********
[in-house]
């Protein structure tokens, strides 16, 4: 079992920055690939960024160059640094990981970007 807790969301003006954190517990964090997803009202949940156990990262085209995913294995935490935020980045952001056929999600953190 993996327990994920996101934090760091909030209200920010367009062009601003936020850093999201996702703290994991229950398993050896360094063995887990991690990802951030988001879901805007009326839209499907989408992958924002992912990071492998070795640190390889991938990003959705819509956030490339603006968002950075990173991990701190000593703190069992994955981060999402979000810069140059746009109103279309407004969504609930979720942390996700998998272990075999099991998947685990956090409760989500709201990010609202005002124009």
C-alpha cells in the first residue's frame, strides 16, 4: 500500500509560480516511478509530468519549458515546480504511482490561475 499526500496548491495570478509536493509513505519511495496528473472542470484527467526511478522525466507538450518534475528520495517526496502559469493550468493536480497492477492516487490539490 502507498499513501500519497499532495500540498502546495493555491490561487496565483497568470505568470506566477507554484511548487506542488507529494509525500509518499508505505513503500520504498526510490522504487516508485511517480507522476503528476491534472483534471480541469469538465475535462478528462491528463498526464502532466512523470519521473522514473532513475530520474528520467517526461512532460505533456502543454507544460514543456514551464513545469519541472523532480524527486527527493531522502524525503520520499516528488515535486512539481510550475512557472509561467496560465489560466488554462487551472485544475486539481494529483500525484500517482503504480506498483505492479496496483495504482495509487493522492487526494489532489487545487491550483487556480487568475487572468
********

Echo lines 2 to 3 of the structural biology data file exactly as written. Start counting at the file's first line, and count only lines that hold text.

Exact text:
């Protein structure tokens, strides 16, 4: 079992920055690939960024160059640094990981970007 807790969301003006954190517990964090997803009202949940156990990262085209995913294995935490935020980045952001056929999600953190 993996327990994920996101934090760091909030209200920010367009062009601003936020850093999201996702703290994991229950398993050896360094063995887990991690990802951030988001879901805007009326839209499907989408992958924002992912990071492998070795640190390889991938990003959705819509956030490339603006968002950075990173991990701190000593703190069992994955981060999402979000810069140059746009109103279309407004969504609930979720942390996700998998272990075999099991998947685990956090409760989500709201990010609202005002124009």
C-alpha cells in the first residue's frame, strides 16, 4: 500500500509560480516511478509530468519549458515546480504511482490561475 499526500496548491495570478509536493509513505519511495496528473472542470484527467526511478522525466507538450518534475528520495517526496502559469493550468493536480497492477492516487490539490 502507498499513501500519497499532495500540498502546495493555491490561487496565483497568470505568470506566477507554484511548487506542488507529494509525500509518499508505505513503500520504498526510490522504487516508485511517480507522476503528476491534472483534471480541469469538465475535462478528462491528463498526464502532466512523470519521473522514473532513475530520474528520467517526461512532460505533456502543454507544460514543456514551464513545469519541472523532480524527486527527493531522502524525503520520499516528488515535486512539481510550475512557472509561467496560465489560466488554462487551472485544475486539481494529483500525484500517482503504480506498483505492479496496483495504482495509487493522492487526494489532489487545487491550483487556480487568475487572468